There are lots of souvenir shops, stores selling outdoor gear, and open-air markets with handicrafts, though be aware that shopping down here is more expensive than in other parts of Argentina.
You can pick up some nice knitted wool ponchos or handmade jams from locals though.
Check out the areas filled with traditional crafts at La Aldea de los Gnomos or the artwork at the Paseo de Los Artesanos.
8. Laguna Nimez
Just a quick walk from downtown El Calafate toward Lago Argentino, you can explore the ecological reserve of Laguna Nimez.
It’s home to over 80 species of birds, including the most impressive Chilean flamingo.
You can also walk the circuit here around a few small lakes where you’ll encounter Patagonian plants and wildlife.
The boardwalk has informative signs along the way to help you spot the birds and learn more about them, and you can even rent binoculars if you’re an avid birdwatcher.
For an activity in El Calafate that doesn’t include ice, this is a peaceful, self-guided walk with great views.
9. Centro de Interpretación Histórica
A small museum in town, the Historical Interpretation Center is loaded with information on the natural and human history of the Patagonia.
From the age of the dinosaurs to modern-day humans, there are exhibits of cultural artifacts and fossils as well as displays on indigenous people, geographic landscapes, glaciers, and archeological discoveries.
Information is posted in English and Spanish, and it’s a great place for kids.
At the end of your visit you can enjoy a mate (the traditional hot herbal drink of Argentina) and have a discussion with the guides there.
10. La Leona Petrified Forest
A bit further from town, take a tour to explore the petrified forest located just off of the famous Ruta 40 on the Patagonian steppe.
At La Leona, you’ll find dinosaur fossils, rock formations, and petrified trees amidst lunar-like landscapes.
Your guide will take you on an easy trek through this area that once had a very different climate and inhabitants.
As you walk, you’ll learn about the forests, volcanoes, and dinosaurs that flourished here in this now desert-like expanse of land.
You’ll hear all about the geology and paleontology of the area, and you’ll get to see dinosaur fossils, huge petrified tree trunks over a meter wide, and great views of the Andes and Mount Fitz Roy as you hike.
11. The Glaciarium and Ice Bar
This popular little science museum is a bit touristy (which might have something to do with the free shuttle from the Tourism Bureau in the town center) but it’s still worth visiting.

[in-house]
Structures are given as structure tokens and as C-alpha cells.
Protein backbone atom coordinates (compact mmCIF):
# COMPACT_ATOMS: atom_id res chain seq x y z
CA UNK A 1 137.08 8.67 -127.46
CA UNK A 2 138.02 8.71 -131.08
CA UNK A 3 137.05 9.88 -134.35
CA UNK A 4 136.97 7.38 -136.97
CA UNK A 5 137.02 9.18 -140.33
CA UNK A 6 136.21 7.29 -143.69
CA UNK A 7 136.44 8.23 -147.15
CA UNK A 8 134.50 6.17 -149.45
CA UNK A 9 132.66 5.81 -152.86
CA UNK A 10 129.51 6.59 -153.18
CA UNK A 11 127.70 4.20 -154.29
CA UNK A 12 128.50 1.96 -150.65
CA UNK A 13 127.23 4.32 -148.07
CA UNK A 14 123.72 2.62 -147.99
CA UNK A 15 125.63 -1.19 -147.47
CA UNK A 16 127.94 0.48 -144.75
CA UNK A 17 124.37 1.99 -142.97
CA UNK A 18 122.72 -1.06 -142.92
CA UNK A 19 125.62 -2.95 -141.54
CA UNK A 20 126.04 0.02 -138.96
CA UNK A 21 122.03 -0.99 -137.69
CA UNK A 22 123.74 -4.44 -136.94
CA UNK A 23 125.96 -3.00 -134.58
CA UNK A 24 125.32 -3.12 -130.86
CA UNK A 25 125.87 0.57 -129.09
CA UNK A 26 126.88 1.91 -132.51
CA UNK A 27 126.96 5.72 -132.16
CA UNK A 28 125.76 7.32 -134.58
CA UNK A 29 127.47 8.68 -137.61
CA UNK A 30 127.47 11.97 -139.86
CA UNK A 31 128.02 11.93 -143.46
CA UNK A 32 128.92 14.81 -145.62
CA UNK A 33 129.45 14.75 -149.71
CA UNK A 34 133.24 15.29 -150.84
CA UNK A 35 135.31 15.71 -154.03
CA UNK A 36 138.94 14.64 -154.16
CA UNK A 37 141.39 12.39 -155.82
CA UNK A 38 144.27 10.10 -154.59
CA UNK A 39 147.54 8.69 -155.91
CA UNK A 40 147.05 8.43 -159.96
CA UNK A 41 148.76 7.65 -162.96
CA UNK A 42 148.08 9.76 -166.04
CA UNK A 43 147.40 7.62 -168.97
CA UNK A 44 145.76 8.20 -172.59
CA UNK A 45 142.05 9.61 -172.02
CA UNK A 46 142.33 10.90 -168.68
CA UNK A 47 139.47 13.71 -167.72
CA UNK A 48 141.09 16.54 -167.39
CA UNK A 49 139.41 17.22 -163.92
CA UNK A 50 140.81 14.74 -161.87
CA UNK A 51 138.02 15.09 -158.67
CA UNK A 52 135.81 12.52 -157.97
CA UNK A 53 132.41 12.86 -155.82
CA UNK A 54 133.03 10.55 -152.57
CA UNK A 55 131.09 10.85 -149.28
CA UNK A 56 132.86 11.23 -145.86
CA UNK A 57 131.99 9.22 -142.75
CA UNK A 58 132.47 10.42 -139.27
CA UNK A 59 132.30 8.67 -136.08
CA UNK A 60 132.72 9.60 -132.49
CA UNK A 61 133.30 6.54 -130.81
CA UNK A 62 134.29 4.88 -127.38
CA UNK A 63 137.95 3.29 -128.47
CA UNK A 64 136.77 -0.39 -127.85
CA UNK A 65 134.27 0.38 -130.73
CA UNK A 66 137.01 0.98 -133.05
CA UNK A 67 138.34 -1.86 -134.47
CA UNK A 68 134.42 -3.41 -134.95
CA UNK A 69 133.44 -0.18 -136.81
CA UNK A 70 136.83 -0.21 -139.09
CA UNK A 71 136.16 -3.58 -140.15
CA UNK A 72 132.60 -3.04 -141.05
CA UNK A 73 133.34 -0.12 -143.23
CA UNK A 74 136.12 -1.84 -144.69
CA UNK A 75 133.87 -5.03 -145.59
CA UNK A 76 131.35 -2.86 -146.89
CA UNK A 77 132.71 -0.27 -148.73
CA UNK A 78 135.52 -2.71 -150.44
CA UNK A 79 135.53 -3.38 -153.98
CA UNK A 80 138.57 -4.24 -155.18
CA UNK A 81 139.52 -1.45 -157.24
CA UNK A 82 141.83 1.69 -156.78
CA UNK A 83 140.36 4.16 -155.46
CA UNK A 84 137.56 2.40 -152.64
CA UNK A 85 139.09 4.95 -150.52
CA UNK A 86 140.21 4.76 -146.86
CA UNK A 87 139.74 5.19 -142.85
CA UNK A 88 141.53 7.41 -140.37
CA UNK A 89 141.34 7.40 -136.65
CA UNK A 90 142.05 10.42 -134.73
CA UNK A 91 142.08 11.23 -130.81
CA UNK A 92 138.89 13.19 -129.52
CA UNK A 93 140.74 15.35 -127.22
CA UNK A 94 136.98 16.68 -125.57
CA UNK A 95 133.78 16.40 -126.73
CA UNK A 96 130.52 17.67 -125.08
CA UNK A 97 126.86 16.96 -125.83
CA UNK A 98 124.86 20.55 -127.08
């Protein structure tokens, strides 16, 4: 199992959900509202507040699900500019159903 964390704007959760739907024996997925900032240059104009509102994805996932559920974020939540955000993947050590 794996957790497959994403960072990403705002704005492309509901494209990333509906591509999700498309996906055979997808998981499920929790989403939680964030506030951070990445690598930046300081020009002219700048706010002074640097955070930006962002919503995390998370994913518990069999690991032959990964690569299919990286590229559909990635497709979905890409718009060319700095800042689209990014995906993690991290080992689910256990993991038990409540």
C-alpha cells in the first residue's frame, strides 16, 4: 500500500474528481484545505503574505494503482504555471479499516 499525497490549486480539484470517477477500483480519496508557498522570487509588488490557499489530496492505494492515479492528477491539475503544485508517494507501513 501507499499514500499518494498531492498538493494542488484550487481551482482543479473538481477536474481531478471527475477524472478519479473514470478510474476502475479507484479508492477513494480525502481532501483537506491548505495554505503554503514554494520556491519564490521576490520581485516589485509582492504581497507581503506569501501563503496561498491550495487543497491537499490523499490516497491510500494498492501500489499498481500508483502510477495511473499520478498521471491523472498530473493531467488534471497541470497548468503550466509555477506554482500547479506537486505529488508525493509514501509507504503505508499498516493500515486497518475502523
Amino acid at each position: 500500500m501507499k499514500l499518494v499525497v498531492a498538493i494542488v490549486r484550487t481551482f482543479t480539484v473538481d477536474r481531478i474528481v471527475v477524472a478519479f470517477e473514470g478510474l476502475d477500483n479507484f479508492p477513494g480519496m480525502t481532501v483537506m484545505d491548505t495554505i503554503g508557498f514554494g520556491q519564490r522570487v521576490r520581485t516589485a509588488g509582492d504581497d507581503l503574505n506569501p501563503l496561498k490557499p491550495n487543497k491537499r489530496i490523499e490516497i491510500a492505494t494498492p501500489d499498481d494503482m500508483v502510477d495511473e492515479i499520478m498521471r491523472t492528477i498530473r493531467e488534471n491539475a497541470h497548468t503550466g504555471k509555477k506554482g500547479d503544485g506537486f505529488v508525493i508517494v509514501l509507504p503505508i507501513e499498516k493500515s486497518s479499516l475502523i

If you’re going to be checking out the glaciers around El Calafate, head here first to learn all about them beforehand.
They have displays explaining how glaciers are formed, how they vary, and how they differ around the world.
You’ll also learn about how climate change is affecting glaciers and the evolution of Los Glaciares National Park.
Just next door is the gimmicky ice bar – the GlacioBar – where visitors pay for entry to enjoy unlimited cocktails in ice glasses, on ice furniture, surrounded by ice sculptures in freezing temps for around 20 minutes.
12. Kayak the Upsala
Kayaking in the ice and cold might not sound like the time of your life, but visitors to El Calafate rave about the unique experience.
Paddle up the Upsala Canal alongside icebergs accompanied by super knowledgeable guides and a photographer.
Don’t worry too much about the freezing temperatures and cold water because you’ll be wearing a drysuit and floating in top-quality double kayaks.
Navigate around the lake, and experience the awe-inspiring size of the bright blue Upsala Glacier and icebergs – you’ll come home with incredible photos.
13. Torres del Paine National Park
So this is a really long day with a border crossing included, but Torres del Paine is one of the most famous national parks in the world.
Known for its amazing Patagonian landscapes and endless hiking opportunities, tour companies will take you in trucks across the steppe and into Chile at Cancha Carrera before heading south to Torres del Paine National Park.
You’ll sightsee from the truck and get out for some excellent walks, stopping along the way for viewpoints like Lago Sarmiento, Lago Pehoé, the famous Grey Glacier and Grey Lake, Salto Grande waterfall, and more.
14. Walichu Caves
This site is just next to Lago Argentino, and you can either DIY it yourself by driving down Ruta 11 or hire a guide who can explain the history surrounding this prehistoric place.
That way you’ll learn a lot more, and some even provide lunch so you can picnic in the brilliant natural surroundings.
These caves are home to 4,000-year-old cave paintings and incredible rock formations and eaves.
Experts believe they were used as shelter by men as early as the Upper Paleolithic Era (also known as the Late Stone Age). You can also catch wildlife like guanacos and foxes roaming around the rugged terrain here.
15. Lake Roca
Head to Lago Roca for a beautiful outdoor experience and tons of activities, where you can relax by the shore, camp for the evening, or try your hand at fishing.
Cerro Cristal is a popular, super underrated hike in the area that will reward you with great views of the Perito Moreno glacier as you ascend over the course of about two hours.
Visitors to Estancia Lago Roca can go horseback riding here through the forests and up the Cordón de los Cristales for photos of the surrounding lakes and mountain ranges.
It’s a great place to immerse yourself in nature, observe some local wildlife, and bring a picnic (or have lunch with the gaucho guides from the estancia).